Mr. P.D. Gupta, learned counsel for the State, per contra, has placed heavy reliance on the order passed by the Collector to show that appropriate steps have been taken under Section 18 of the M.P. Noise Pollution Act and the orders are passed in consonance with the provisions occupying the field.

Mr. P.K. Jaiswal, learned counsel appearing for the Pollution Board has submitted that the Board has apprised the State authorities to take appropriate action and it is upto the State authorities to see that Rules are followed.

Mr. R.N. Singh, learned Senior Counsel has canvassed that the Dharamshala only lets out the hall and area in question to the persons concerned in whose favour permissions are granted and if there is any violation it is open to the Law Enforcing Agency to take appropriate action.

7. To appreciate the rival submissions raised at the Bar it is apposite to refer to certain provisions of the 1985 Act. Section 2 (a) of the said Act defines "Loud music", Section 2 (b) defines "Loud speaker" and Section 2 (c) defines "Noise". Soft music has been defined under sub-section (f). Section 3 deals with Prohibition of soft music in certain cases. Section 4 deals with Prohibition of loud music. Section 5 stipulate General restrictions against the use of loud-speaker. Section 6 lays down the Restrictions on the use of horn-typed loud-speaker. Section 8 deals for use of loud-speakers for public purposes or making announcements and other provisions have been engrafted to control the noise and Section 18 confers powers on the District Magistrate to declare silence zones.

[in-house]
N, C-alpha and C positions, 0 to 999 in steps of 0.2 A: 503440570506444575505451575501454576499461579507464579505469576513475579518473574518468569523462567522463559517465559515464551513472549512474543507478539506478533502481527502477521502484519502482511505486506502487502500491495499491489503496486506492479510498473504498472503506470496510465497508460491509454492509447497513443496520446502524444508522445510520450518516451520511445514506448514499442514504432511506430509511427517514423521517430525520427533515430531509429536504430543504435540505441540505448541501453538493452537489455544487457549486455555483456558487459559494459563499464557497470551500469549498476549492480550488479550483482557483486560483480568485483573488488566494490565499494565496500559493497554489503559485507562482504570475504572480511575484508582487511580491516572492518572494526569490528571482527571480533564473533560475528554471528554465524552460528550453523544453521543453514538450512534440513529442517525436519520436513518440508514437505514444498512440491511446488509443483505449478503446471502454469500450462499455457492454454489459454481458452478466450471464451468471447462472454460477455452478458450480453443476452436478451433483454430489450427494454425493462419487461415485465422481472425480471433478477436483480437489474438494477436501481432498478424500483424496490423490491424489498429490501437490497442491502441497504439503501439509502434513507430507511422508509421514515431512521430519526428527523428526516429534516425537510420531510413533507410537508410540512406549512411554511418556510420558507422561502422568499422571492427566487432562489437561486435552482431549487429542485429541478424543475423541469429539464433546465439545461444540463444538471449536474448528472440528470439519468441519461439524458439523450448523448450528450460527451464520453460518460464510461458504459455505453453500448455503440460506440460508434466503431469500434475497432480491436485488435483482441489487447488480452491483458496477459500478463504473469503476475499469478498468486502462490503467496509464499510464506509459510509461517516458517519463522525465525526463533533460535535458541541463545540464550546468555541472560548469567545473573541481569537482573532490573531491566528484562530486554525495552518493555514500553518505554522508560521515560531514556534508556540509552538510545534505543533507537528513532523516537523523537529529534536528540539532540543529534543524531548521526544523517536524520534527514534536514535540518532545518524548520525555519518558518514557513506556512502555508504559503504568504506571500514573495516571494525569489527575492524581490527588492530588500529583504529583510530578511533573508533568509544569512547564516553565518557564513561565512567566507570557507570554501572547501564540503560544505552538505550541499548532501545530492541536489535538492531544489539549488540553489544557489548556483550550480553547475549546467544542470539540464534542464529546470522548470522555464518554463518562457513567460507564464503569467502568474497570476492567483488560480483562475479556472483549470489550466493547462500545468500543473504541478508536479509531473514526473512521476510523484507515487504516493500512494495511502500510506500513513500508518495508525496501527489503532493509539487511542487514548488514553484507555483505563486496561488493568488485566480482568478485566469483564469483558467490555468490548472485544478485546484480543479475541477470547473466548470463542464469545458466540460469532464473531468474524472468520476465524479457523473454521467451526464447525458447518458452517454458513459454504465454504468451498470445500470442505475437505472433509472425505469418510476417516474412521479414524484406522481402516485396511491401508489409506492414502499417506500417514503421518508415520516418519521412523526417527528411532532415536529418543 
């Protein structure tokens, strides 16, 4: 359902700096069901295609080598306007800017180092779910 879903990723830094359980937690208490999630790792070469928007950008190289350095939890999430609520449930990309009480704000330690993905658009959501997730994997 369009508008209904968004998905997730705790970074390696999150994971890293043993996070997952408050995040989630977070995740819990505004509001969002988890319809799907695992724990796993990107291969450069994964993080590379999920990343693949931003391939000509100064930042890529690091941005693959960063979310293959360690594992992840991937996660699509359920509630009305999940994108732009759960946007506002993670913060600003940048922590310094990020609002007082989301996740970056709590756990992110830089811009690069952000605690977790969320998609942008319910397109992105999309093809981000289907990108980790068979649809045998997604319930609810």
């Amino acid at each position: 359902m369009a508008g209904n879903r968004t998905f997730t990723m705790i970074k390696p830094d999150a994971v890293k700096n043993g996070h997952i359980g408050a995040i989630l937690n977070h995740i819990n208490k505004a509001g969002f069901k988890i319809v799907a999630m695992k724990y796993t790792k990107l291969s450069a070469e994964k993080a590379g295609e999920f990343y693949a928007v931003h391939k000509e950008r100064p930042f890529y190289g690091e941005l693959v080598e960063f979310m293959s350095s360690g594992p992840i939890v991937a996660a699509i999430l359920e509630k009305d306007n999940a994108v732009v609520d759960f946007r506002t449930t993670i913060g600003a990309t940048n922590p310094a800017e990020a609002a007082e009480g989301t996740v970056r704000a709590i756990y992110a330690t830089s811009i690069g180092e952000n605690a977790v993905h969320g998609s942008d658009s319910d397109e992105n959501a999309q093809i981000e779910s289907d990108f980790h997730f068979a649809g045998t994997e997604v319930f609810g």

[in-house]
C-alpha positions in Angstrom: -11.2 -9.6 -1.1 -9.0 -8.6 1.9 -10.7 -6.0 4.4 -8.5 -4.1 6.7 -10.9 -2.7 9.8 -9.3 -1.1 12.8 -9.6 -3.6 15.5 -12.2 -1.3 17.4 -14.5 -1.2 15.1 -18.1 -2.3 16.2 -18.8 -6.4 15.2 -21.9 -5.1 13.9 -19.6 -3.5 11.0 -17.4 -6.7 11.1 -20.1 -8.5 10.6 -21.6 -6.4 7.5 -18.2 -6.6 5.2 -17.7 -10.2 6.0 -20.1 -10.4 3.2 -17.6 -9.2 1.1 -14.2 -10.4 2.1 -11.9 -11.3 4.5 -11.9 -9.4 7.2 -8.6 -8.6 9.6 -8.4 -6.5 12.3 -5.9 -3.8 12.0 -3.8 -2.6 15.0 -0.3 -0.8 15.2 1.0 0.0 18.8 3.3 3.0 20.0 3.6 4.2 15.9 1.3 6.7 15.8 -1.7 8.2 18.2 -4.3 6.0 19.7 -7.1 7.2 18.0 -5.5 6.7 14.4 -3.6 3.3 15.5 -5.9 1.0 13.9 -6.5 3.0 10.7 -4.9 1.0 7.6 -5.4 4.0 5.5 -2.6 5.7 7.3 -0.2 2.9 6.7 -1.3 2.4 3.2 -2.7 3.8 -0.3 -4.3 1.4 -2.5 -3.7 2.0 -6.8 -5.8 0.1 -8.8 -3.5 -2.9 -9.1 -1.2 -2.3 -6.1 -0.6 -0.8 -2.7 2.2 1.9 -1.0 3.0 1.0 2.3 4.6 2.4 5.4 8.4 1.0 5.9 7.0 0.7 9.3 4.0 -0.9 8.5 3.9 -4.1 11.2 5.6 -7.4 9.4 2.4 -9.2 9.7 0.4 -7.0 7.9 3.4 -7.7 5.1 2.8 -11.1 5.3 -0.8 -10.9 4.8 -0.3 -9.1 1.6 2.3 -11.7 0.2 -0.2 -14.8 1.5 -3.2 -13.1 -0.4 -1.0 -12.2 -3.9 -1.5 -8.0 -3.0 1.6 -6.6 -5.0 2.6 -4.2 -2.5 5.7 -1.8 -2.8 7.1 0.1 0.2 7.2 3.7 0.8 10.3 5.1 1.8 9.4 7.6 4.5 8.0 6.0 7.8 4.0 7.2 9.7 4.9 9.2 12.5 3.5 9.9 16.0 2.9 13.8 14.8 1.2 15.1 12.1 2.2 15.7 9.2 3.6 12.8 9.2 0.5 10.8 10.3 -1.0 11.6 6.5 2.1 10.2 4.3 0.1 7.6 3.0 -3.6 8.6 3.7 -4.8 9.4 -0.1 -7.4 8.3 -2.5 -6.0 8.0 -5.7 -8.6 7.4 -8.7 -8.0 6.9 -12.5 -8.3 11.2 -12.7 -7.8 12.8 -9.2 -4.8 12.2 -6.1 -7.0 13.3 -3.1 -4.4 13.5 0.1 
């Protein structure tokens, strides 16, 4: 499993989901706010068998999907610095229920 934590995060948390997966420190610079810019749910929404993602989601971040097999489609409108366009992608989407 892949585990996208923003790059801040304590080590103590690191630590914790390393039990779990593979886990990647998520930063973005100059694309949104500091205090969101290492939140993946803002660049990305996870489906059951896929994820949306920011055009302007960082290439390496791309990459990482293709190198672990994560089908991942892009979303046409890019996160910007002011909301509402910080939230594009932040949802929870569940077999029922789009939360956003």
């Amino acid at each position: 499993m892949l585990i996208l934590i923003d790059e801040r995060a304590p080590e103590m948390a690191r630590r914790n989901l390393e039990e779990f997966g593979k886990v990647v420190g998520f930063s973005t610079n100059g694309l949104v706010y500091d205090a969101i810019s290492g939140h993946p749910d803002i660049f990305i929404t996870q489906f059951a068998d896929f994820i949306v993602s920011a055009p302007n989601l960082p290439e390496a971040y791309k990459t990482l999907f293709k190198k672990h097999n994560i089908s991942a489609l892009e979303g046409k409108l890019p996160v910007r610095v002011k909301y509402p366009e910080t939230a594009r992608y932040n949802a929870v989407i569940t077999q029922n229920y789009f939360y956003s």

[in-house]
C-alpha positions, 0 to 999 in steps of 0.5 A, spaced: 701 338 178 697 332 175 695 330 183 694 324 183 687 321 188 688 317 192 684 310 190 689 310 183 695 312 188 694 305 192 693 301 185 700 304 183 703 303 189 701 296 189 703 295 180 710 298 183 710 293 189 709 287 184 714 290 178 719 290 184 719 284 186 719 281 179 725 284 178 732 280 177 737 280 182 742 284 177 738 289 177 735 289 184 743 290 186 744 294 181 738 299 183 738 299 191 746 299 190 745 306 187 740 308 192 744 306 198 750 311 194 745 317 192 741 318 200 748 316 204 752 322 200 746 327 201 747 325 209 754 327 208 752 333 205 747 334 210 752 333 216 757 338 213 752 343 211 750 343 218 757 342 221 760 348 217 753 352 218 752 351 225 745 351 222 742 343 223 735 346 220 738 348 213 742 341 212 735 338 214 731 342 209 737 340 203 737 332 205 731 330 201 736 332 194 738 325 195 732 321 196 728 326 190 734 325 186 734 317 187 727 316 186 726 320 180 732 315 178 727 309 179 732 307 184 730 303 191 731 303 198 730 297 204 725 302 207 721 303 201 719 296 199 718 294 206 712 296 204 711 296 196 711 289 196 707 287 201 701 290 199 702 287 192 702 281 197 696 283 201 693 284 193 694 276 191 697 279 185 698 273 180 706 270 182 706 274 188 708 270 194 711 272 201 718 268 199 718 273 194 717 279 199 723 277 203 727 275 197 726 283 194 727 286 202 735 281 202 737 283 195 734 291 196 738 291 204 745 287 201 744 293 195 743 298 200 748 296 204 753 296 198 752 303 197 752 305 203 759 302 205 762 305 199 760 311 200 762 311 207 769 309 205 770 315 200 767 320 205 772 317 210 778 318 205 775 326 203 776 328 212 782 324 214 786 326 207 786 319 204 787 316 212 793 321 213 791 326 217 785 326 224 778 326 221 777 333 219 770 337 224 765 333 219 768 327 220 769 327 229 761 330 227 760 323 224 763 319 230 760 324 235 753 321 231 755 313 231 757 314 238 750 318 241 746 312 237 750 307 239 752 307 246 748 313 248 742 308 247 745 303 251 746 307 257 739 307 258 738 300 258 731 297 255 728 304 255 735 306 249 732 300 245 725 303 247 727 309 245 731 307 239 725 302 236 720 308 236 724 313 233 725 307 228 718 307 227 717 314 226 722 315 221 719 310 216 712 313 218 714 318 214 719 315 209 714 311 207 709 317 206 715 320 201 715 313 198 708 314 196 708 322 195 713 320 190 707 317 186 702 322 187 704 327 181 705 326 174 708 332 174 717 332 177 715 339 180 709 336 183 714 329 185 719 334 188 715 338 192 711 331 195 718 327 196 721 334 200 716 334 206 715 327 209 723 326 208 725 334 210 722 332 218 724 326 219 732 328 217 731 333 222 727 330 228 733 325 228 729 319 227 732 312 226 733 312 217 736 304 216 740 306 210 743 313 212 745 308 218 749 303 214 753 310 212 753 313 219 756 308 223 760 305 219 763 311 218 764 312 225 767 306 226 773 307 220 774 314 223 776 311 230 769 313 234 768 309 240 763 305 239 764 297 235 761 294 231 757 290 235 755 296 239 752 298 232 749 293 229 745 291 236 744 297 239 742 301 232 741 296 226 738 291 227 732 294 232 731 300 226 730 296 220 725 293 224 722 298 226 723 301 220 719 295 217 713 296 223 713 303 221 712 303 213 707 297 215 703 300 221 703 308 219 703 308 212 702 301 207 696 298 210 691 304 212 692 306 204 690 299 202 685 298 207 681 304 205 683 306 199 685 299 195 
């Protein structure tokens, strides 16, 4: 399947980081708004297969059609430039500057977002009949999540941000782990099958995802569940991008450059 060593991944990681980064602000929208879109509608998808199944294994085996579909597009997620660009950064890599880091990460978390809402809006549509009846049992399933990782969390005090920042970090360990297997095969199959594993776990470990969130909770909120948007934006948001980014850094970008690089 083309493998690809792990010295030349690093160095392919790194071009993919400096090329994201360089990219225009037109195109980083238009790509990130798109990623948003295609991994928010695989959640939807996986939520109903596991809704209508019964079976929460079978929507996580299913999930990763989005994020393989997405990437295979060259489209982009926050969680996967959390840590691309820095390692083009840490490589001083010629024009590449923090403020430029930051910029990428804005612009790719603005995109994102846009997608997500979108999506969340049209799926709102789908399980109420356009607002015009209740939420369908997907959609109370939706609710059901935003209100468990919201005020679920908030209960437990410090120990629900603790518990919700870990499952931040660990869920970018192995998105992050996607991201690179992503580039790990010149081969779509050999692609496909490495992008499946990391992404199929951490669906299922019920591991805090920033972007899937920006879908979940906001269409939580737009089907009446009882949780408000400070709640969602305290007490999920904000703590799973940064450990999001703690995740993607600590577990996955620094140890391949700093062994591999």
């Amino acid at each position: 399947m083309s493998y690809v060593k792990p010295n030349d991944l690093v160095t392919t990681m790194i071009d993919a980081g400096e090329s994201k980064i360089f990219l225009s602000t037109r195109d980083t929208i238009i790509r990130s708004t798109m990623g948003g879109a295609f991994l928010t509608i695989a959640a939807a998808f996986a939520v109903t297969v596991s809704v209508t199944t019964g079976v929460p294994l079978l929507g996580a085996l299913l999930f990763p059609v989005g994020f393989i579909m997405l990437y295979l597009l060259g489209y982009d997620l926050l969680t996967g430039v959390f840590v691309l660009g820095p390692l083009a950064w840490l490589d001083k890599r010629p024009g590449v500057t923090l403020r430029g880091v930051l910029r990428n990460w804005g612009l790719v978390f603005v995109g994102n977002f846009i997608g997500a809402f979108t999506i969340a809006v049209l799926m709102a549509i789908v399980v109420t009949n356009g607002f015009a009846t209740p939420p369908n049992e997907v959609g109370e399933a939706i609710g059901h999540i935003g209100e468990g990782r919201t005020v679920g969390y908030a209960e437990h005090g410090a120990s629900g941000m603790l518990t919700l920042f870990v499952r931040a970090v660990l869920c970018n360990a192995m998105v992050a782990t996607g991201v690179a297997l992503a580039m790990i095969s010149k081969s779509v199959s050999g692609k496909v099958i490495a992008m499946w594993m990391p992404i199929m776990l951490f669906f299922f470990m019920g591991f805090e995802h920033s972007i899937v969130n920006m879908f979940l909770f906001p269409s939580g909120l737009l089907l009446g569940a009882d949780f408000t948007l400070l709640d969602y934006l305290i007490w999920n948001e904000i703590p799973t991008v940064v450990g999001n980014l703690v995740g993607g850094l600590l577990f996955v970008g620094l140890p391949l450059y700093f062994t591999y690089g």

8. At this juncture it is apposite to state that the Central Government has enacted the Environment (Protection) Act, 1986 to provide for the protection of improvement of environment and matters connected therewith. Section 3 of the Act confers powers on Central Government to take measures to protect and improve environment. Section 6 authorises the Central Government to make Rules in respect of all or any of the matters referred to in Section 3. Section 25 authorises the Central Government to make Rules for carrying out for the purposes of the said Act. Rule 5 of Environment (Protection) Rules, 1986 vests powers with the Central Government to take into consideration certain factors while prohibiting or restricting the locations of industry and carrying on processes and operations in different areas. Relying on these provisions the Central Government has brought into existence the Noise Pollution (Regulation and Control) Rules, 2000. Certain amendments have been brought to the said Rule on 22-11-2000. The Rules 4, 5, 6 and 8 of the said Rules are relevant for our purpose. They read as under :